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Oh! who would bear life's stormy doom,

Did not Thy wing of love Come brightly wafting through the gloom,

One peace-branch from above.

The sorrow touch'd by Thee grows bright,

With more than rapture's ray,
As darkness shows us worlds of light,
We never saw by day.

T. MOORE. PROBATION.

Sweet hope sustains the soul.

If we would consider this world on the true Scripture ground, as a state of probation ; if we consider religion as a school for happiness indeed, but of which the consummation is only to be enjoyed in heaven, the Christian hope will support us, the Christian faith will strengthen us. We shall serve diligently, wait patiently, love cordially, obey faithfully, and be steadfast under all trials, sustained by the cheering promise held out to them “who endure unto the end."

Most of the beatitudes which Infinite compassion pronounced, have the sorrows of earth for their subject, but the joys of heaven for their completion.

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The hour of death, which to the wish of the sceptic brings extinction, or the bewildering dread of something worse, is, to the Christian believer, the hour of his nativity, the birth-day of immortality. At the height of his sufferings the spirit of the good man is calm. He knows they are appointed in mercy by Him who cannot err, and that they will soon terminate.

In the zenith of his successes the sinner has the same assurance; but, oh, how different is the result of the same conviction !

An invincible faith sustains and consoles the one, while an inextinguishable dread gives the lie to the proudest triumphs of the other!

He then is the only happy man, not whom worldly prosperity renders apparently happy, but whom no change of circumstances can make essentially miserable, whose peace depends not on external events, but on internal support; on that hope which is the peculiar privilege, and on those promises which are the sole prerogative of the Christian. Those who connect with religion,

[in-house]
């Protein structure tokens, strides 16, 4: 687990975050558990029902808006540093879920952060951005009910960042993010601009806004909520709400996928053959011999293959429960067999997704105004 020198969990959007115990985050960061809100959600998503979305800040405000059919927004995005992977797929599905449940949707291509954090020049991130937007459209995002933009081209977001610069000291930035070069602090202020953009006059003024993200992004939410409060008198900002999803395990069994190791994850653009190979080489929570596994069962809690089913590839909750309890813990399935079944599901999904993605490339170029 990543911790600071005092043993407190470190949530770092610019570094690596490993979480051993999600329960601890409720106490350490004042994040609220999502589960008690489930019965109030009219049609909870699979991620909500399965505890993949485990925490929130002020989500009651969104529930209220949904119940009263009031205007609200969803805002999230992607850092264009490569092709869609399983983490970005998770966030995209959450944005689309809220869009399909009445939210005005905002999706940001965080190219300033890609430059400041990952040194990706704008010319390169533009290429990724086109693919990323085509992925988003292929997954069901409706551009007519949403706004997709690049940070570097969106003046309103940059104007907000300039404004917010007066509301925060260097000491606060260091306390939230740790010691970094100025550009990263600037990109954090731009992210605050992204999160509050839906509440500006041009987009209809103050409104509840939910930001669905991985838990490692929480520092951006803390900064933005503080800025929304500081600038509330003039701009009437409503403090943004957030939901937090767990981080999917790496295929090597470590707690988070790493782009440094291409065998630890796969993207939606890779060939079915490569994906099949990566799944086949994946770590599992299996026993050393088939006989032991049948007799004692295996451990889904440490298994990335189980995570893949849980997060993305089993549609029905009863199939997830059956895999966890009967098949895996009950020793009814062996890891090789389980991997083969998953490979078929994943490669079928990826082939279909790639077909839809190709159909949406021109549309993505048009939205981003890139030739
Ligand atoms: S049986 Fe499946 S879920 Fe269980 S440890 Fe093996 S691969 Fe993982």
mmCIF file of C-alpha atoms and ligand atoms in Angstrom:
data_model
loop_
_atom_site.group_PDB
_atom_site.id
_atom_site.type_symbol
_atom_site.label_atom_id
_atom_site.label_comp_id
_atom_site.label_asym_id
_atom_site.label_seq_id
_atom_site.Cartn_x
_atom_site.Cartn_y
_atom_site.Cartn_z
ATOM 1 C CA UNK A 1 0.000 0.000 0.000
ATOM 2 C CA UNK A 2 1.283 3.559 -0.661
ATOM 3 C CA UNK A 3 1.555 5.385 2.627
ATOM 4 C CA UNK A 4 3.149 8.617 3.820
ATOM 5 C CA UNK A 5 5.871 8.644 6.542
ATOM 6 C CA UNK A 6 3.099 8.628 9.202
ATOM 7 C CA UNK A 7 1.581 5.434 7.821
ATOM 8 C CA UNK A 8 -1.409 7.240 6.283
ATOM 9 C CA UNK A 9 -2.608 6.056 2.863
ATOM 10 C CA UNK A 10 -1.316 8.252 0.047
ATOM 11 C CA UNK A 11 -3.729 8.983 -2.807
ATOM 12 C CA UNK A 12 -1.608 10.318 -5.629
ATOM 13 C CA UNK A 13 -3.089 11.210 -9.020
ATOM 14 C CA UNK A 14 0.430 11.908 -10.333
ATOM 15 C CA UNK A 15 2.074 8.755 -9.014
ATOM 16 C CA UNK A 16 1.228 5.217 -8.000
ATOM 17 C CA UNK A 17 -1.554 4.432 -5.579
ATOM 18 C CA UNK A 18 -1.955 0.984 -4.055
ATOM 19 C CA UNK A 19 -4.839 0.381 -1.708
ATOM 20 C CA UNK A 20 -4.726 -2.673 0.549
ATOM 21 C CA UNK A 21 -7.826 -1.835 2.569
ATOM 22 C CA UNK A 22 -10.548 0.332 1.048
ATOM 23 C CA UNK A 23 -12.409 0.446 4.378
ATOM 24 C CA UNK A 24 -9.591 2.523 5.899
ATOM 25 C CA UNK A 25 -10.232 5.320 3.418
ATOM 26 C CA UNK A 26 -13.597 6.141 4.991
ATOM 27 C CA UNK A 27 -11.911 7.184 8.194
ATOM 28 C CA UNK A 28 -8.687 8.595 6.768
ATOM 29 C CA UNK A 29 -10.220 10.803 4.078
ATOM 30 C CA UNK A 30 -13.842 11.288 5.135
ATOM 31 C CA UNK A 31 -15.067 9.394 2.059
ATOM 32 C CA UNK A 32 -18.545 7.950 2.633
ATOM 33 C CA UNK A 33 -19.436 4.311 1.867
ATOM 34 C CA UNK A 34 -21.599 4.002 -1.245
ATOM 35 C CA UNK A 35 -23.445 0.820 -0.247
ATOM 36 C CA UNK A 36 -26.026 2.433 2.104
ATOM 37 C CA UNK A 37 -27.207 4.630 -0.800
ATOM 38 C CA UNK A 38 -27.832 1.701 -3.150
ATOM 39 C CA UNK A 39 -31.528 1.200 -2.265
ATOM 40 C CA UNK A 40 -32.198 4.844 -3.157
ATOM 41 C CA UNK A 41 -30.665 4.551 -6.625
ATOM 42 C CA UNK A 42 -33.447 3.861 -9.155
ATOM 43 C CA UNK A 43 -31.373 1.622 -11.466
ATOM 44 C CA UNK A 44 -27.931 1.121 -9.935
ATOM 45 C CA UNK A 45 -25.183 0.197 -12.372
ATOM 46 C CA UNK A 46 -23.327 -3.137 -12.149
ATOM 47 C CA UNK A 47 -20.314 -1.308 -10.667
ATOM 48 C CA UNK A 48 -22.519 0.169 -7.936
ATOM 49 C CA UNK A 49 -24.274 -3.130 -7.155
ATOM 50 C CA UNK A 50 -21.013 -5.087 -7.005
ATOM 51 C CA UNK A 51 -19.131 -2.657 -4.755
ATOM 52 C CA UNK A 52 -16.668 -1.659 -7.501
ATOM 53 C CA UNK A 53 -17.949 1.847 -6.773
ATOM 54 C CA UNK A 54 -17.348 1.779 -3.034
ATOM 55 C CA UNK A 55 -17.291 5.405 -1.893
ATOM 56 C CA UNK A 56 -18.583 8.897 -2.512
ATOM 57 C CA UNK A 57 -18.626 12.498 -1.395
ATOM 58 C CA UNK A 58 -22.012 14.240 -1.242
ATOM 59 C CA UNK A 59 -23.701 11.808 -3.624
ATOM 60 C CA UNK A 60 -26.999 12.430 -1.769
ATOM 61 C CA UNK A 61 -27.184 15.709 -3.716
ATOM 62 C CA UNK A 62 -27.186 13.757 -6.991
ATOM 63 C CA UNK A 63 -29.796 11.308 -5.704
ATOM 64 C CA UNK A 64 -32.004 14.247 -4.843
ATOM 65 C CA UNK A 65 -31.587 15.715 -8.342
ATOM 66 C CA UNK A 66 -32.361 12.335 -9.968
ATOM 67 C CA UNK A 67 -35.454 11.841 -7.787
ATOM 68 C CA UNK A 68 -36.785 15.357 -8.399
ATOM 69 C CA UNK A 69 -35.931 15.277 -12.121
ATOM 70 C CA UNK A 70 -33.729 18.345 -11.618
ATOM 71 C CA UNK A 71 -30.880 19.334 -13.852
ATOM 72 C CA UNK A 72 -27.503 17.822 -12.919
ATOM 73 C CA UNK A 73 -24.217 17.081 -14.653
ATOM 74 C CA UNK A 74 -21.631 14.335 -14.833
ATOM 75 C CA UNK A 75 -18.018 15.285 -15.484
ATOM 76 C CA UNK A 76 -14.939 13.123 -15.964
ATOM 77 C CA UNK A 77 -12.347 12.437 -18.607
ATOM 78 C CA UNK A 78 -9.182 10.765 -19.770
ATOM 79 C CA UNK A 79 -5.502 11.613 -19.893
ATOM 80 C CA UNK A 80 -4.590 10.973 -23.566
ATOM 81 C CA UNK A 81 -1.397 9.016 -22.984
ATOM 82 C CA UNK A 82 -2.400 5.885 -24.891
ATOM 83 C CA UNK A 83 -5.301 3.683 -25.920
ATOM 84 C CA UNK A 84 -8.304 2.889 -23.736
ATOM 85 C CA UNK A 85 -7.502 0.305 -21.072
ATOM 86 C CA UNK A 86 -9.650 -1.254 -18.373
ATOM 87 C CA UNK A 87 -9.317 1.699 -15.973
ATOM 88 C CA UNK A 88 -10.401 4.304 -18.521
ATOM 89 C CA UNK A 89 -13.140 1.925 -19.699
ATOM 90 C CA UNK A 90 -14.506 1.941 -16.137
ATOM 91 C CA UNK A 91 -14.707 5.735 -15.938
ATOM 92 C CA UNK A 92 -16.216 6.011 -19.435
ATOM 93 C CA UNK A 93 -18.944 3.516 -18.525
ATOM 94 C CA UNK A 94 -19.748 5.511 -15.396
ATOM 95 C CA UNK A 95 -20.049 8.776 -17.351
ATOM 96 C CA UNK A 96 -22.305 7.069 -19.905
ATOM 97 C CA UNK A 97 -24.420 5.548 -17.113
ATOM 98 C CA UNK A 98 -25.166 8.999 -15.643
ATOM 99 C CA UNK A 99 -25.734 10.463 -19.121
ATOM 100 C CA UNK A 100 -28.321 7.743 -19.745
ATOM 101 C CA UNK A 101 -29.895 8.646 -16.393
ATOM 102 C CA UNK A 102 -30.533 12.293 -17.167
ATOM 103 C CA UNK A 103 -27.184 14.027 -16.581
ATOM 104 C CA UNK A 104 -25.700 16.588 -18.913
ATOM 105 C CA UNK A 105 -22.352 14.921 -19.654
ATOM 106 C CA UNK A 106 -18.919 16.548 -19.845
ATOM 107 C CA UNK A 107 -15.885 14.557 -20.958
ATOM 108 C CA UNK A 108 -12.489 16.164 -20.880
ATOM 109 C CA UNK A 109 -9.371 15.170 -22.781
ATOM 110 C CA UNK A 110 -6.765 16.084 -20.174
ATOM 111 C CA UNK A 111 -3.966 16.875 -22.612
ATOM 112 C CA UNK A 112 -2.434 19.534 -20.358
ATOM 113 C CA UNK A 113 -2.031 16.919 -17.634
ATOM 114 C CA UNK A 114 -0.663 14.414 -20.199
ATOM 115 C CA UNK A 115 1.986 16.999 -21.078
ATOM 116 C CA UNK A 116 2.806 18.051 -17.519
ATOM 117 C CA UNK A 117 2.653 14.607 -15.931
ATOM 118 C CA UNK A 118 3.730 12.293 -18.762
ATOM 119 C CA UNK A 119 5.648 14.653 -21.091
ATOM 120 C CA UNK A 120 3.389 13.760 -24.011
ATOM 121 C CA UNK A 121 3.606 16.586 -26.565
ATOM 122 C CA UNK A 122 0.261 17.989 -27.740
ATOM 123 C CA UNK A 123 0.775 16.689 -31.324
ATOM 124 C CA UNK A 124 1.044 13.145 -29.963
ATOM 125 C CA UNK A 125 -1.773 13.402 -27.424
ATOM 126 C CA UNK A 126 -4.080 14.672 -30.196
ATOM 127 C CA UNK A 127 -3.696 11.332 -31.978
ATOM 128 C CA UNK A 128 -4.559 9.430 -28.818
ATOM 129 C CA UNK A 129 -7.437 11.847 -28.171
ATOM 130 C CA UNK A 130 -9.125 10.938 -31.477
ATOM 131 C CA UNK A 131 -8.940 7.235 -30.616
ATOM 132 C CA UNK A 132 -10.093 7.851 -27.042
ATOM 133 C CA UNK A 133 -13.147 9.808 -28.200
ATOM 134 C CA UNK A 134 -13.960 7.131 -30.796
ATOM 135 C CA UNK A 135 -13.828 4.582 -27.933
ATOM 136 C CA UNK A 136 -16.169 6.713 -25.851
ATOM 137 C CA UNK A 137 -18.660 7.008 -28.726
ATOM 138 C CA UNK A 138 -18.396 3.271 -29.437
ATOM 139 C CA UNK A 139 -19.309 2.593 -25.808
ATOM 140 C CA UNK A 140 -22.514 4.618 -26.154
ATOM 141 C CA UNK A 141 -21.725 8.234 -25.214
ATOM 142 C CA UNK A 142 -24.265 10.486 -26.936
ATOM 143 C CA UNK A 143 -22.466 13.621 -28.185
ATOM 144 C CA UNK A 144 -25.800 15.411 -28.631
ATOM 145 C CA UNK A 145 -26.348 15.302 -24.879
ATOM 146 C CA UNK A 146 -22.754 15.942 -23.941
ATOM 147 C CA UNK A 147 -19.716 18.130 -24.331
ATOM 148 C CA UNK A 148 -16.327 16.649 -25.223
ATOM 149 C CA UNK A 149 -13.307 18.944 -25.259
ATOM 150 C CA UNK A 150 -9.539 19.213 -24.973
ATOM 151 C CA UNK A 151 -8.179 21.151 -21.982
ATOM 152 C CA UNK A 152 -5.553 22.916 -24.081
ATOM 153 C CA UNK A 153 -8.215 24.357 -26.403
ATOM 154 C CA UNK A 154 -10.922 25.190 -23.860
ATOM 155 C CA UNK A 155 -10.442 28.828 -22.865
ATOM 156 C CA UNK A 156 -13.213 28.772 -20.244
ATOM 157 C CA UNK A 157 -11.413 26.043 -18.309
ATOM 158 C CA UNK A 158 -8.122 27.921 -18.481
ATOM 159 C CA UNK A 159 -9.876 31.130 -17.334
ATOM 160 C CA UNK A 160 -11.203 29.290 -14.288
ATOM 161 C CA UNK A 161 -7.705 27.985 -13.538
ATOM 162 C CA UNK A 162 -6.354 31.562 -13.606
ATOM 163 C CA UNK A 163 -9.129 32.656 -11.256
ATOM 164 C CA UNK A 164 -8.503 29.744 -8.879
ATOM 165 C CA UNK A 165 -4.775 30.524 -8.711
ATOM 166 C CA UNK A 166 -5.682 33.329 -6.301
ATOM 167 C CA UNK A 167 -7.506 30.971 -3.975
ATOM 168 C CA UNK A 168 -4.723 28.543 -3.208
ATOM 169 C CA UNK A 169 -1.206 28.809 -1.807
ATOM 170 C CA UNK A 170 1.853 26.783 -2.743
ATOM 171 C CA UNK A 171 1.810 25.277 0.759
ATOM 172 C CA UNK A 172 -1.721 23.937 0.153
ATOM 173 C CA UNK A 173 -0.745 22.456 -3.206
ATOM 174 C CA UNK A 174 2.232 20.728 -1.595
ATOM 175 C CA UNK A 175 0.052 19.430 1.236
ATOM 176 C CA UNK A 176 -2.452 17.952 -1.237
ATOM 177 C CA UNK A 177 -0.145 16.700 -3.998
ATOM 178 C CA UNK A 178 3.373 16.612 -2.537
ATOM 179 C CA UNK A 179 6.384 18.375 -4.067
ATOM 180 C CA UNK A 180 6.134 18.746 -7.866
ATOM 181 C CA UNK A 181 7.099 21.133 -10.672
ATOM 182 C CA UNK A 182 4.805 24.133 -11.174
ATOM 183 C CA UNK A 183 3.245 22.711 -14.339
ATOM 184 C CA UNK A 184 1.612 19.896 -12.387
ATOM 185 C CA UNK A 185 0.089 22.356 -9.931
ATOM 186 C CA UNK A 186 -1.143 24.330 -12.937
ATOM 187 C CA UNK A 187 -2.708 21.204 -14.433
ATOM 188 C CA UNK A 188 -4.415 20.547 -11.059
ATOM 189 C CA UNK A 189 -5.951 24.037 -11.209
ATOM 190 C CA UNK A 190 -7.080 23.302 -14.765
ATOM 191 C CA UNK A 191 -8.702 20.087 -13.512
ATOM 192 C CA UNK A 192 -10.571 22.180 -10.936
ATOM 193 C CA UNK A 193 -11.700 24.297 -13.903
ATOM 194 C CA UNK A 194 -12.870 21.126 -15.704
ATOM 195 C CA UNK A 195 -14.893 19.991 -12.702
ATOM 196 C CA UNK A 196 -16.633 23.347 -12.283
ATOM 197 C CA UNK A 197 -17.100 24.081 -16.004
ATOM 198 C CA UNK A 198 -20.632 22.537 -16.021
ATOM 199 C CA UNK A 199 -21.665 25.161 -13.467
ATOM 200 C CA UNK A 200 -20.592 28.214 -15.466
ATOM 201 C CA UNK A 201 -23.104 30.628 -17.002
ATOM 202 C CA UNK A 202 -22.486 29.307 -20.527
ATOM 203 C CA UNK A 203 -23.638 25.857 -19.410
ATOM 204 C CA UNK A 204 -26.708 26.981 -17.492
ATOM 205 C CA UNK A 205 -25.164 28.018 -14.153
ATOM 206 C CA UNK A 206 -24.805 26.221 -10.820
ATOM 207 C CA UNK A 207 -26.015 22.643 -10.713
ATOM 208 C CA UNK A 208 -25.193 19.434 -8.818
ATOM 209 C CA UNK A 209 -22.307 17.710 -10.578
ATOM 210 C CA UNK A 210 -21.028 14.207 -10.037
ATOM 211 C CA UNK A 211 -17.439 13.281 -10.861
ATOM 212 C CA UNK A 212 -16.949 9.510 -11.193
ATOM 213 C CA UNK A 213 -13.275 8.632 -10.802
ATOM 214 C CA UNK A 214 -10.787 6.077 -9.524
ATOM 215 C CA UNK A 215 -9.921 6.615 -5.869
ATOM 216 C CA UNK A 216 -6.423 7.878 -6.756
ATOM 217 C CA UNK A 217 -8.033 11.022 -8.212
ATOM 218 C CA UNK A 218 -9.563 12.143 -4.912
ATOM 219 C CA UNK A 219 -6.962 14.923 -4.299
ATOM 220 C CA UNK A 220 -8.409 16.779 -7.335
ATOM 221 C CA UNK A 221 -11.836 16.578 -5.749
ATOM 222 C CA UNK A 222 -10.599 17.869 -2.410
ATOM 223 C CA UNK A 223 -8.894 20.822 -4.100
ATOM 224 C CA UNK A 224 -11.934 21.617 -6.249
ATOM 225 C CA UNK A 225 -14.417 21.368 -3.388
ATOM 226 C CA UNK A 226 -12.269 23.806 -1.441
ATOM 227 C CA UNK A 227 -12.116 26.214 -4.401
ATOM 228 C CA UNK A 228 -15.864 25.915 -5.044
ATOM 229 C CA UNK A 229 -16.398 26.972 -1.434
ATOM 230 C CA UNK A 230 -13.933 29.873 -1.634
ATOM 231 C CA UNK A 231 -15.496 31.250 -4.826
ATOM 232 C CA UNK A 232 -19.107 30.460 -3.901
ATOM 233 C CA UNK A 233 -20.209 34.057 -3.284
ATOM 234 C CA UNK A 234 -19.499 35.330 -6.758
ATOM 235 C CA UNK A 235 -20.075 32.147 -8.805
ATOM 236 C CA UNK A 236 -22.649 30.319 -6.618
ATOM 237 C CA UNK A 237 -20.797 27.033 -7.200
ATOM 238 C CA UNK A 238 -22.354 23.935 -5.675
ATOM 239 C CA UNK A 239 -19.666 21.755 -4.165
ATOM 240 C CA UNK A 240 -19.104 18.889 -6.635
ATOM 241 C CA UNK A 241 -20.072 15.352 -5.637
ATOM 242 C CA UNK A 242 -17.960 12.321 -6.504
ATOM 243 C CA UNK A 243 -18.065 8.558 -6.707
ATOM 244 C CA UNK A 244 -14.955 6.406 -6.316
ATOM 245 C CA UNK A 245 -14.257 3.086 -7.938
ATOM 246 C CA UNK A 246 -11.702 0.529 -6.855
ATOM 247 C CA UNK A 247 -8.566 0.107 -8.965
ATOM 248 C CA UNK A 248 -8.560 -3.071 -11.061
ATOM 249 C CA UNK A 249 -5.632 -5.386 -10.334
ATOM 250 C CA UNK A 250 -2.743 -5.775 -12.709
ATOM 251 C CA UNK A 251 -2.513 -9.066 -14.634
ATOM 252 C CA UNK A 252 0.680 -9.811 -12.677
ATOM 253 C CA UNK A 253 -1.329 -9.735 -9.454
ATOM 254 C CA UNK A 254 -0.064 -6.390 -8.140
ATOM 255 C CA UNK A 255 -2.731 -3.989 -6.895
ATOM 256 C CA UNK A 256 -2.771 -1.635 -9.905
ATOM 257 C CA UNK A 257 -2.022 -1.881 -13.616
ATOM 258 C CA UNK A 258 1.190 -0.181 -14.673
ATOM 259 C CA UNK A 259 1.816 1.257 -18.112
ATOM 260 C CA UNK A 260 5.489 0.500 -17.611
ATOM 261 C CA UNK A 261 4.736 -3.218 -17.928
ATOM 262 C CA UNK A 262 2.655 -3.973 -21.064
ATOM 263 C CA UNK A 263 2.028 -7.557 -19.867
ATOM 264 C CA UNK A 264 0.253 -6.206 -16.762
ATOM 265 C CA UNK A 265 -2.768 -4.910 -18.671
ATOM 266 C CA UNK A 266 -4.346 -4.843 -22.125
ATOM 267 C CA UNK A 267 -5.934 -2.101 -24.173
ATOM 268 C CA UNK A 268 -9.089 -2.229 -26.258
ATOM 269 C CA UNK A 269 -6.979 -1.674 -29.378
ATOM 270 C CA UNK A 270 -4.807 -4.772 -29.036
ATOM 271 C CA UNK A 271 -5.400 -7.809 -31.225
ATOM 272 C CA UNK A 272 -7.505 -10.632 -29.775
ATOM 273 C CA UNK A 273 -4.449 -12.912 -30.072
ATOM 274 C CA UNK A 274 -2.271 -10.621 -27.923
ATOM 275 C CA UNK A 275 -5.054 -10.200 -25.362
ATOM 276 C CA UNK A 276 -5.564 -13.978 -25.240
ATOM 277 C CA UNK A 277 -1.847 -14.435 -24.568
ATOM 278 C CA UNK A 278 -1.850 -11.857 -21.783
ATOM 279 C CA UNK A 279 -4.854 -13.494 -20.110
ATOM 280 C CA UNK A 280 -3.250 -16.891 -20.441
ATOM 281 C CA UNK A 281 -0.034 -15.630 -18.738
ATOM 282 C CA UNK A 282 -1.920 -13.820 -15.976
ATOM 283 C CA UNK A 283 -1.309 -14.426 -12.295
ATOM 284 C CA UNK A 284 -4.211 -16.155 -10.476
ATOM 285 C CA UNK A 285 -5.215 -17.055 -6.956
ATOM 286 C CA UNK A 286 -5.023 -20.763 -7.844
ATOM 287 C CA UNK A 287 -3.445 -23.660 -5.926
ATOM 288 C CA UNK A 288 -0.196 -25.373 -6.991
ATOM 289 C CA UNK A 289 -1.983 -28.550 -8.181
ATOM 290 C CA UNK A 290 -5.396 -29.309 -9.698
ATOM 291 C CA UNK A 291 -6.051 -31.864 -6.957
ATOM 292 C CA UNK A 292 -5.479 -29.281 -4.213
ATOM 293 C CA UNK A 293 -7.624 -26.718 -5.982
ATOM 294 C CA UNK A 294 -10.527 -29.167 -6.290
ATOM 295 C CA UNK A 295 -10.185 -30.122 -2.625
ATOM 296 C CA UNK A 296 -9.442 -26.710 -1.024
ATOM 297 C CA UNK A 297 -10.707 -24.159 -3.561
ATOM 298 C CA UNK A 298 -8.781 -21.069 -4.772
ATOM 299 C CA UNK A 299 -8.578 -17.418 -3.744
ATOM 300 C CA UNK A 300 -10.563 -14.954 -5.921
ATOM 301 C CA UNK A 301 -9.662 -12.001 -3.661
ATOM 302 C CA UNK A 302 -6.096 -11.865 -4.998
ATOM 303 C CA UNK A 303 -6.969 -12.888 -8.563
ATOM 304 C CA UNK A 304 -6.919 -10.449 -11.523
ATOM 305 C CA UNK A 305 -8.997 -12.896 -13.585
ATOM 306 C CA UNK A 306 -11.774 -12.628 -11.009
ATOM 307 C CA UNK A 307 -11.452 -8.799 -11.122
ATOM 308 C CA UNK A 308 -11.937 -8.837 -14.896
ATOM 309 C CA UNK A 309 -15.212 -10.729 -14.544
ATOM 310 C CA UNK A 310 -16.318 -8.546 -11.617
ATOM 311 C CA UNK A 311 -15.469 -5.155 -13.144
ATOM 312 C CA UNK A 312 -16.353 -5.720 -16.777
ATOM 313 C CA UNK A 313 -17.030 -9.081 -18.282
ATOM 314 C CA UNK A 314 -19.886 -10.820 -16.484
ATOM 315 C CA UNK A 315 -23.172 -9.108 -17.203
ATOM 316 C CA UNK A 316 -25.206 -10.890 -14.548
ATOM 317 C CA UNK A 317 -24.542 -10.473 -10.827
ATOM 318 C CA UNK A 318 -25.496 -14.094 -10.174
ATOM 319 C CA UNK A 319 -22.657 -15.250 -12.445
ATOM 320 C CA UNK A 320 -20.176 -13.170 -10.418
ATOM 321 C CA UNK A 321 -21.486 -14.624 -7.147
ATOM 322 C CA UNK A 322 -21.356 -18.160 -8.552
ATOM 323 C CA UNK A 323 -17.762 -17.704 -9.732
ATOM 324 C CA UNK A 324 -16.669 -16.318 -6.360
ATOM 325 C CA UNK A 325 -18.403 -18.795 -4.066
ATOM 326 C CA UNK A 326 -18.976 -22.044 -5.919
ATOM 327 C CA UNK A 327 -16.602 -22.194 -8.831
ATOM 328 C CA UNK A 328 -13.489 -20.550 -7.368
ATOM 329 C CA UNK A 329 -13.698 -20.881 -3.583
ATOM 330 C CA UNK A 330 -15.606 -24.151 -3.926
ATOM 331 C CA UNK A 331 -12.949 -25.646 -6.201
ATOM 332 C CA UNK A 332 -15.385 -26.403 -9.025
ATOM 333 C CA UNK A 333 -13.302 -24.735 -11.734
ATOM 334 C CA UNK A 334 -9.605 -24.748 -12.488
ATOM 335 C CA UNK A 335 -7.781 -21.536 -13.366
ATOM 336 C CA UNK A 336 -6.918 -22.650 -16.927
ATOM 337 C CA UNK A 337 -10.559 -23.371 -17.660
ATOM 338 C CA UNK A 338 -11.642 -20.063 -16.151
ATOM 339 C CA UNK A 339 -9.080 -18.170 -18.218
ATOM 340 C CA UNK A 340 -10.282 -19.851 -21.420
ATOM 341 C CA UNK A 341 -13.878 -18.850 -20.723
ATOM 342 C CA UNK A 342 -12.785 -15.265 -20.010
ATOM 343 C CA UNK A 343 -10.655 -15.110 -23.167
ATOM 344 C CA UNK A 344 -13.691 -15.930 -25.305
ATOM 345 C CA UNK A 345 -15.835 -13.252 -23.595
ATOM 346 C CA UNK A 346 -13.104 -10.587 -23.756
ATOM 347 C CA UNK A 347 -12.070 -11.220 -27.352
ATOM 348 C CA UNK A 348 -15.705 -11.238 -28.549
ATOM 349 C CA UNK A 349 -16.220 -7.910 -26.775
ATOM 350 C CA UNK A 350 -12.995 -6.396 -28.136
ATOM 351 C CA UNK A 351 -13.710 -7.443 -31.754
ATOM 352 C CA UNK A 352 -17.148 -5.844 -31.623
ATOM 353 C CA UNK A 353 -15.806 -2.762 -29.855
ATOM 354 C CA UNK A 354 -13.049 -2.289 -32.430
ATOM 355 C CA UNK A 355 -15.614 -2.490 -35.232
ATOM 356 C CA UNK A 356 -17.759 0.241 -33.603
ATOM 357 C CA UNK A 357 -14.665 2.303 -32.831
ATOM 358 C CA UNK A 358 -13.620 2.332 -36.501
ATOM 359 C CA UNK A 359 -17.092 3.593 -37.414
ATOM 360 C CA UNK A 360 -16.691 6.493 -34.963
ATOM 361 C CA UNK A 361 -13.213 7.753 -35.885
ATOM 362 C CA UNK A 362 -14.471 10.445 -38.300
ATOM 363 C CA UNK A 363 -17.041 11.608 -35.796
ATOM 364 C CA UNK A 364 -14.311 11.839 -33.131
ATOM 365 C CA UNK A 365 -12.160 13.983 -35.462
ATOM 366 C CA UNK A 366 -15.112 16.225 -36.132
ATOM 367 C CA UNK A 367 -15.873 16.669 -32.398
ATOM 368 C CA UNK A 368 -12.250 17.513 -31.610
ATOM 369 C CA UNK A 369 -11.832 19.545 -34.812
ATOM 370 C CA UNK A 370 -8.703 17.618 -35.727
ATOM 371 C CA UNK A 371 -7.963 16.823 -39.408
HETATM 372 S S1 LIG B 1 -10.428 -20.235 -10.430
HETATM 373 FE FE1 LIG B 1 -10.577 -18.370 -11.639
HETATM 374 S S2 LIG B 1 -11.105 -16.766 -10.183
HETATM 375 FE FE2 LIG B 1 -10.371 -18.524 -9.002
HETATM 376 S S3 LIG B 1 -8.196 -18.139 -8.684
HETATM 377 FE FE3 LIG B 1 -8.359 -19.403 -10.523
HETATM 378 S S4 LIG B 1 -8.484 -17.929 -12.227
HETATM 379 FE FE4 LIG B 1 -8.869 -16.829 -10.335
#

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gloomy and austere ideas, and say that it increases the melancholy of the afflicted, little know its nature; are little able to conceive the serene and cheerful light it sheds on such as are influenced by its dictates, and guided by its principles. While centering their best hopes on the fruition of its divine promises, and making it their stay and support in all the troubles of a tempestuous world, the arrows of affliction pass by them comparatively harmless; and although, on every side, the storm may assail them, they still feel themselves safe, for they still with are God, their guide, preserver and friend !

Joy, far superior joy, that much outweighs
The comfort of a few

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added days, Invades-possesses—and o’erwhelms the soul Of him whom Hope has with a touch made whole. 'Tis heav'n, all heav'n descending on the wings Of the glad legions of the King of kings : 'Tis more,—'tis God diffus'd through every part, 'Tis God himself triumphant in his heart.

COWPER.-Hope.

THE FRIEND DECEASED.

** I shall go to him, but he shall not return to me.”

Vor to the grave, not to the grave, my soul,

Descend to contemplate

The form that once was dear!
Feed not on thoughts so dark and sorrowful-

The spirit is not there
That kindled that clos'd eye,
That throbb'd in that cold heart,
That in that motionless hand
Has inet thy friendly grasp :

The spirit is not there!
It is but lifeless, perishable flesh

That moulders in the grave;
Earth, air, and water ministering particles,

Now to the elements,
Resolved—their uses done.

Not to the grave, not to the grave, my soul,

Follow thy friend beloved,

The spirit is not there!

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